Arrange the chairs on two or three sides of the holy table or in a semi-circle around the holy table. This helps to create a sense of community. (Cont'd)

11:18 PM  
Blogger Robin G. Jordan said...

A metal music stand with an adjustable top makes a good lectern. LifeWay and Cokesbury also sell modestly priced wooden lecterns. You will want something that is light and can be moved and stored easily.

A strip of Velcro may be glued across the top of the lectern on the side nearest the reader and a strip of Velcro can be attached to a lectern fall. The lectern fall covers the top of the lectern and then hangs down in front of the lectern almost to the floor. The lectern is placed in front of the holy table for the Liturgy of the Word and then removed immediately before the Offertory. It can be done inconspicuously during the exchange of the Peace.

If the congregation misses kneeling for communion (and I suspect that they will) put together a couple of kneeling benches with an attached rail like a simple prie-dieu on which one or two people can kneel to receive communion. They should be light enough for one person to move but heavy enough not to tip over. Two communion stations can be set up and one or two ushers assigned to each station to help people to kneel and to assist them to rise. The kneeling benches are kept one on each side of the room and then moved inconspicuously into place during the exchange of the Peace. If you have done theater in university or in the community, it is like moving scenery for the next act of the play. The Liturgy of the Word is Act 1; the Liturgy of the Table is Act 2.

An Apple laptop, multimedia projector, and projection screen is a worthwhile investment. The projector can be used project not only the words of prayers and the lyrics of hymns and songs but also video clips and slides of Celtic crosses, the Book of Kells, stained glass windows, views of the countryside in the early morning mist, and other scenes that have spiritual associations for the congregation. Video clips and slides can be combined with words of prayers and lyrics of hymns and songs. MIDIS and mp3s can be used to provide accompaniment music for the congregational singing, using an Apple laptop and speakers.

An audio clip of a monastery bell calling the monks to prayer might be used to call the congregation to prayer at the beginning of the service. One Irish web site sells a CD of the ringing of ancient seventh century Irish prayer bell. Since the congregation will not be able to kneel to pray upon entering the worship area, the sound of a prayer bell might be used to announce a period of silence preceding the service. During this period of silence the congregation would sit with heads bowed in prayer and reflection. The opening hymn or song would follow the period of silence.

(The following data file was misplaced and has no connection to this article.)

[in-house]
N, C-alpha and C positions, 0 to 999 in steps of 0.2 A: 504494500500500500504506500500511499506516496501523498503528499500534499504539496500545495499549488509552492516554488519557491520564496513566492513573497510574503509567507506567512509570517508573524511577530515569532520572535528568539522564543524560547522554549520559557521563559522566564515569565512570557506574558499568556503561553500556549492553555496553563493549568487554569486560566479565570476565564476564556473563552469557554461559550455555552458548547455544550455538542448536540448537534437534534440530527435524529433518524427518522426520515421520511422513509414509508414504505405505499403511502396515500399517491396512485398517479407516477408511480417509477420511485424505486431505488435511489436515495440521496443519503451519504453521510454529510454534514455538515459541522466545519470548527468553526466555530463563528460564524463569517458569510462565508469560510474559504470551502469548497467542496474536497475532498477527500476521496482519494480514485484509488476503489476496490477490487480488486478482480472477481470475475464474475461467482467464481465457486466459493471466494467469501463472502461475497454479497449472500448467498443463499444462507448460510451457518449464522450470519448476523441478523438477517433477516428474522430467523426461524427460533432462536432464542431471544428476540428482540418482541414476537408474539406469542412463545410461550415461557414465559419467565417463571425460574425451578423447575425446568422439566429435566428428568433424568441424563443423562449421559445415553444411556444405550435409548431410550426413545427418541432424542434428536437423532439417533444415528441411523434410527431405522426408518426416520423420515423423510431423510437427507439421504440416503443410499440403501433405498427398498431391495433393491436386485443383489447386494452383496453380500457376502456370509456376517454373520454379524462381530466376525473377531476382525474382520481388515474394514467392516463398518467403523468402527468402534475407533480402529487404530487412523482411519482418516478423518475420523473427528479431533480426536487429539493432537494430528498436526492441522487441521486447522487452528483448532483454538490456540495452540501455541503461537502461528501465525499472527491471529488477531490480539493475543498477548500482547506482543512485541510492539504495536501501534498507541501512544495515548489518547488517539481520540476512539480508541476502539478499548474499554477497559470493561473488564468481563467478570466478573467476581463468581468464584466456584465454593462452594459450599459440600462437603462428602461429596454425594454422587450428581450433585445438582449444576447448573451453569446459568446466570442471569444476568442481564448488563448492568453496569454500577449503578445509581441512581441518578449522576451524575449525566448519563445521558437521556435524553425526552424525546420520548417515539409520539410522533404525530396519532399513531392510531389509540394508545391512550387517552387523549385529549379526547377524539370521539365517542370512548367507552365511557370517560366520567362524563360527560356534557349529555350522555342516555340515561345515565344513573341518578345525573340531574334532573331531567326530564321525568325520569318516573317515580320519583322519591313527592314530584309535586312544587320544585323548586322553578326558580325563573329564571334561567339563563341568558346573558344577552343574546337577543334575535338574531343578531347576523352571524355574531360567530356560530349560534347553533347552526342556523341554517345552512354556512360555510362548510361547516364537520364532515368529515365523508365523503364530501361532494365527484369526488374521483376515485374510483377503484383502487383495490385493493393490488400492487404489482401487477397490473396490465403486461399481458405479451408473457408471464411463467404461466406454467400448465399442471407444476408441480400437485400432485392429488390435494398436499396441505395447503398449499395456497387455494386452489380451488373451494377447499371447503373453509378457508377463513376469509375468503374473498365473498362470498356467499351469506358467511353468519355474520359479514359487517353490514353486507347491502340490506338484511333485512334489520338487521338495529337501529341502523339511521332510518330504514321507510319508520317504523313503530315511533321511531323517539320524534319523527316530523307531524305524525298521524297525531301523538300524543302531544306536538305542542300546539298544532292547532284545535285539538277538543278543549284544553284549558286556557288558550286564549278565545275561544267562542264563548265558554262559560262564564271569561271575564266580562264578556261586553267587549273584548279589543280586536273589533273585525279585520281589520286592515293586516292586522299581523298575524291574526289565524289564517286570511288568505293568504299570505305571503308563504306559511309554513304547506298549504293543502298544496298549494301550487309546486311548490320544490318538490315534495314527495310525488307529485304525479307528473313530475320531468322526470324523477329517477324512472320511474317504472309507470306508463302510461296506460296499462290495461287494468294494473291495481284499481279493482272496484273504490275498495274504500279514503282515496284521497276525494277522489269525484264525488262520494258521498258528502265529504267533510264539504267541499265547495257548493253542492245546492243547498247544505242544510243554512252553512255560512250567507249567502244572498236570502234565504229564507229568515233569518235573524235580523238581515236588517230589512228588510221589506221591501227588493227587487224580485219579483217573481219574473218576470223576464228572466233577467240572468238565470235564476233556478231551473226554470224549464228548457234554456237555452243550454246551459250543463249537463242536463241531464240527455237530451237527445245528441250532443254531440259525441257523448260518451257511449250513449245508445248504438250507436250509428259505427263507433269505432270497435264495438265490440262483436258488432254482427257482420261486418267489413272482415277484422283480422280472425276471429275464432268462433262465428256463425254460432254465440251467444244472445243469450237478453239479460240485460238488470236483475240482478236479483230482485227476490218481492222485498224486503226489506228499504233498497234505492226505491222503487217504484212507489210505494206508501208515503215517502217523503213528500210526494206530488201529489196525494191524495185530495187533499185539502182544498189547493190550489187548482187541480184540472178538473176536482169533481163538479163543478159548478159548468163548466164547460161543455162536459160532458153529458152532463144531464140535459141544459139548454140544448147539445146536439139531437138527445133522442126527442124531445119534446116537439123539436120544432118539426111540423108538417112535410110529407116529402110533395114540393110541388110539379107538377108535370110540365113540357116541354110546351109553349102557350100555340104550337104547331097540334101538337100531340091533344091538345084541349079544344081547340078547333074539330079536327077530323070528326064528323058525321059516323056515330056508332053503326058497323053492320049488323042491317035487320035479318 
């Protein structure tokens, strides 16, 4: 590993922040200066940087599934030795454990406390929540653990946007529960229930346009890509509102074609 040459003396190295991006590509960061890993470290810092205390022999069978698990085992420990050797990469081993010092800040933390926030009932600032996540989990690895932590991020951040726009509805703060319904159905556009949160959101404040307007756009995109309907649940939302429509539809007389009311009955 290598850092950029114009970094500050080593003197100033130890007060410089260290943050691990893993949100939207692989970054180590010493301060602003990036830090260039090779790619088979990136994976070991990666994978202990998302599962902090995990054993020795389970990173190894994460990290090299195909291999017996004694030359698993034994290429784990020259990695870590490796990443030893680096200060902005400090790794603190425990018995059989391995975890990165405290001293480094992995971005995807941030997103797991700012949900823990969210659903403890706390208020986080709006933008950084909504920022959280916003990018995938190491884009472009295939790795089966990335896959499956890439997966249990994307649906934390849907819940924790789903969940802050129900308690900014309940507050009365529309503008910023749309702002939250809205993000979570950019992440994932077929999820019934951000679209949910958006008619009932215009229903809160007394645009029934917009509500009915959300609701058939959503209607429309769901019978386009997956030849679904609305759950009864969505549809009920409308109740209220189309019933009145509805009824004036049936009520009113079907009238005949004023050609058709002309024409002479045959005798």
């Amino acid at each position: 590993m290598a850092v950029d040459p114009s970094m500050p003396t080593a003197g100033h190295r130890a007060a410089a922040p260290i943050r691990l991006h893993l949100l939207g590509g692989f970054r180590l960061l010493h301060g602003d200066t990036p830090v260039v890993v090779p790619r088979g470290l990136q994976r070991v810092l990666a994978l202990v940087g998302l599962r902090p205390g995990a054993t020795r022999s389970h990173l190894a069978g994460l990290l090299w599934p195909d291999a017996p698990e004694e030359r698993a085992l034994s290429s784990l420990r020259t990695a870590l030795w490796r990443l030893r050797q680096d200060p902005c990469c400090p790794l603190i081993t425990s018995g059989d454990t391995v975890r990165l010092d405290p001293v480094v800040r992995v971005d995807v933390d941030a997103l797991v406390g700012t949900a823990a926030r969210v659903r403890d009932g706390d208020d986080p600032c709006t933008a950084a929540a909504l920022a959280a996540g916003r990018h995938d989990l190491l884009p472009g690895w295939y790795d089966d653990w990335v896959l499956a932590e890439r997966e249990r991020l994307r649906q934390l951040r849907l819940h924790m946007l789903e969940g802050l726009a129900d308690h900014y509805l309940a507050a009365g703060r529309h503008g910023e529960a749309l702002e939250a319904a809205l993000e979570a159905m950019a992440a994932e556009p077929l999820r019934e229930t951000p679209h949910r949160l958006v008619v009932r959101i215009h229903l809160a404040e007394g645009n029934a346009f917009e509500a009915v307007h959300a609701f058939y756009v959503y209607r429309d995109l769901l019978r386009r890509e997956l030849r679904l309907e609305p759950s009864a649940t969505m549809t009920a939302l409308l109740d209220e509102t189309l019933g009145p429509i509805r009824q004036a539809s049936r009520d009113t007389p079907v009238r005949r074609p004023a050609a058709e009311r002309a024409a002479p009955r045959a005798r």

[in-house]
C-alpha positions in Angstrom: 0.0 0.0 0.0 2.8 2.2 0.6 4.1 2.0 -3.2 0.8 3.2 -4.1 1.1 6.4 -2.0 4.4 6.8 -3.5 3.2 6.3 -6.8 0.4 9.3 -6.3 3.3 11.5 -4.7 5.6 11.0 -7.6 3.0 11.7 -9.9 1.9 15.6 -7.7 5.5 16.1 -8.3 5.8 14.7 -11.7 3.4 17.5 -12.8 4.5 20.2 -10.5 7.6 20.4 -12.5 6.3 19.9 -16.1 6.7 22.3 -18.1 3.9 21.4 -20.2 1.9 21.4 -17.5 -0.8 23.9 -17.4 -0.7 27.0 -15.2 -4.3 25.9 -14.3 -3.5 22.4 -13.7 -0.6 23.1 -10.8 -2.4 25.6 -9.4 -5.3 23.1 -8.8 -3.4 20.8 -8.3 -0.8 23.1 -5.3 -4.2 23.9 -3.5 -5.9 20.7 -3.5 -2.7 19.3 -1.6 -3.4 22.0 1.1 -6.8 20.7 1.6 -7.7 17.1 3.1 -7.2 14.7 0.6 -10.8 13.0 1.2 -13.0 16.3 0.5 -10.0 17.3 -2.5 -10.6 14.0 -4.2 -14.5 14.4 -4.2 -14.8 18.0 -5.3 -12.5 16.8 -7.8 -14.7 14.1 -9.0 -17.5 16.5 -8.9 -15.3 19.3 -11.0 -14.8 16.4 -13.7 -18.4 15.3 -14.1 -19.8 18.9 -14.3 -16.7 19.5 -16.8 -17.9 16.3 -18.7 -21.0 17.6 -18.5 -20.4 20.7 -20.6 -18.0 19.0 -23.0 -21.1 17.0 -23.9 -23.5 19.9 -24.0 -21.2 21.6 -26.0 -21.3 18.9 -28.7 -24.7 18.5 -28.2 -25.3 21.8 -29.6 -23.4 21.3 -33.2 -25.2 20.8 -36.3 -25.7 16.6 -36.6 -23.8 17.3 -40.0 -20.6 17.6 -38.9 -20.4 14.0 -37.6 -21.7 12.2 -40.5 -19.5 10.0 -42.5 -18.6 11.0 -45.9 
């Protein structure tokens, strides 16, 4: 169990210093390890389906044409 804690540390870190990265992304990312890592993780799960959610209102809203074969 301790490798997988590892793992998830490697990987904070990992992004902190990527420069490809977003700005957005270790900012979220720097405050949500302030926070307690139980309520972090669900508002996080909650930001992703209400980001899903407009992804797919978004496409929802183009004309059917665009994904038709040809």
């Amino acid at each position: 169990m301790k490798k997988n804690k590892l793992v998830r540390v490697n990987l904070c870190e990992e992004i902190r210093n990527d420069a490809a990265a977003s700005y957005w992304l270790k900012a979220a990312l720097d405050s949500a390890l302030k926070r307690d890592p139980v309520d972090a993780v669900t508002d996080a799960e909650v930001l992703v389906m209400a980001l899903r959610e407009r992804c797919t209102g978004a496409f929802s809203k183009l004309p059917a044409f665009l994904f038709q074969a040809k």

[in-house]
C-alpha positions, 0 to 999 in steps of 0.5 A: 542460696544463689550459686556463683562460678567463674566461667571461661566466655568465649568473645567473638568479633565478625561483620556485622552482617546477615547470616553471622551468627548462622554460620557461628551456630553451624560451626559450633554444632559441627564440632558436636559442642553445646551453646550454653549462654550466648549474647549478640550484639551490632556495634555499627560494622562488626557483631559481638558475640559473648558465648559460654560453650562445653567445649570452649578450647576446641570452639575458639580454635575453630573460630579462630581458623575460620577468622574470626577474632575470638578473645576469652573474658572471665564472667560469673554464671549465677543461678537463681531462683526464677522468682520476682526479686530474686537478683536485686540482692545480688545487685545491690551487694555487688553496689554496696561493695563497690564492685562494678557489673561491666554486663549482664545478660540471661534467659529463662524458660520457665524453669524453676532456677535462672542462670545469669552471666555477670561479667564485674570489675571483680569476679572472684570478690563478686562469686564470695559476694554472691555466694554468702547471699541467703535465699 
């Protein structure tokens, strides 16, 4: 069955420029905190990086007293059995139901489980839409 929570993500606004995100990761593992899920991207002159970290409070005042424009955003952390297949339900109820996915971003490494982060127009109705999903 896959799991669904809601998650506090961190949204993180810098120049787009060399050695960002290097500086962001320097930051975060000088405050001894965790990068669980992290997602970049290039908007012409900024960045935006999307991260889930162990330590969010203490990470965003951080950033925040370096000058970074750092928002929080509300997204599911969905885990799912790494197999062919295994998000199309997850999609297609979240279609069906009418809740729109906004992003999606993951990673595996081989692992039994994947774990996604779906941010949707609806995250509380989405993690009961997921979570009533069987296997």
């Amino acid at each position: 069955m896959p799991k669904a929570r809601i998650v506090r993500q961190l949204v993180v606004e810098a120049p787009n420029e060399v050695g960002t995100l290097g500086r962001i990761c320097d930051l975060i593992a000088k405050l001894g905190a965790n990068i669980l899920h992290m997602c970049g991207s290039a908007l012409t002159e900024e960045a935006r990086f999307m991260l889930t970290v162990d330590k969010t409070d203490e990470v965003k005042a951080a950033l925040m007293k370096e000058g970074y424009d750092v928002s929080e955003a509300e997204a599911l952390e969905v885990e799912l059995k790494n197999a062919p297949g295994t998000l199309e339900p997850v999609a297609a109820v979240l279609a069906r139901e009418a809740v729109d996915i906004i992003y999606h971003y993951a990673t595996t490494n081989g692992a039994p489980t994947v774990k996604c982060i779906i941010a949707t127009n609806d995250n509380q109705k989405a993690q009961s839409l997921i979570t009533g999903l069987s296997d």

Percy Dearmer suggests using the Litany at the beginning of the service at a gateway to the Eucharist. This has much to commend it. The opening hymn or song would be omitted, as would be the Prayers of the People.

The trick in worship in non-traditional settings is to use your imagination. Don’t try to replicate a traditional church interior in a non-traditional setting. Rather take the setting and turn it into sacred space. To prime the pump, read Dan Kimball’s Emerging Worship: Creating Worship Gatherings for New Generations (Zondervan 2004). There is a younger generation out there hungry for interactive participatory organic worship.

11:20 PM  
Anonymous Anonymous said...

To David, I am "educated" and am offended that you imply otherwise. I know what the word episcopal means. I was pretty clear I believe in my statement that I wanted to be an Episcopalian and worship in a church affiliated with TEC. And BTW, I capitalized Episcopalian and in the dictionary it states "member of a the Protestant Episcopal church." You knew what I meant however, many seem to take some glee in reminding Episcopalians that we don't "own" the word. Baptists don't own the word baptist but I think we all know that when someone says they are "Baptist" what they mean.

8:10 AM  
Blogger Paul Powers said...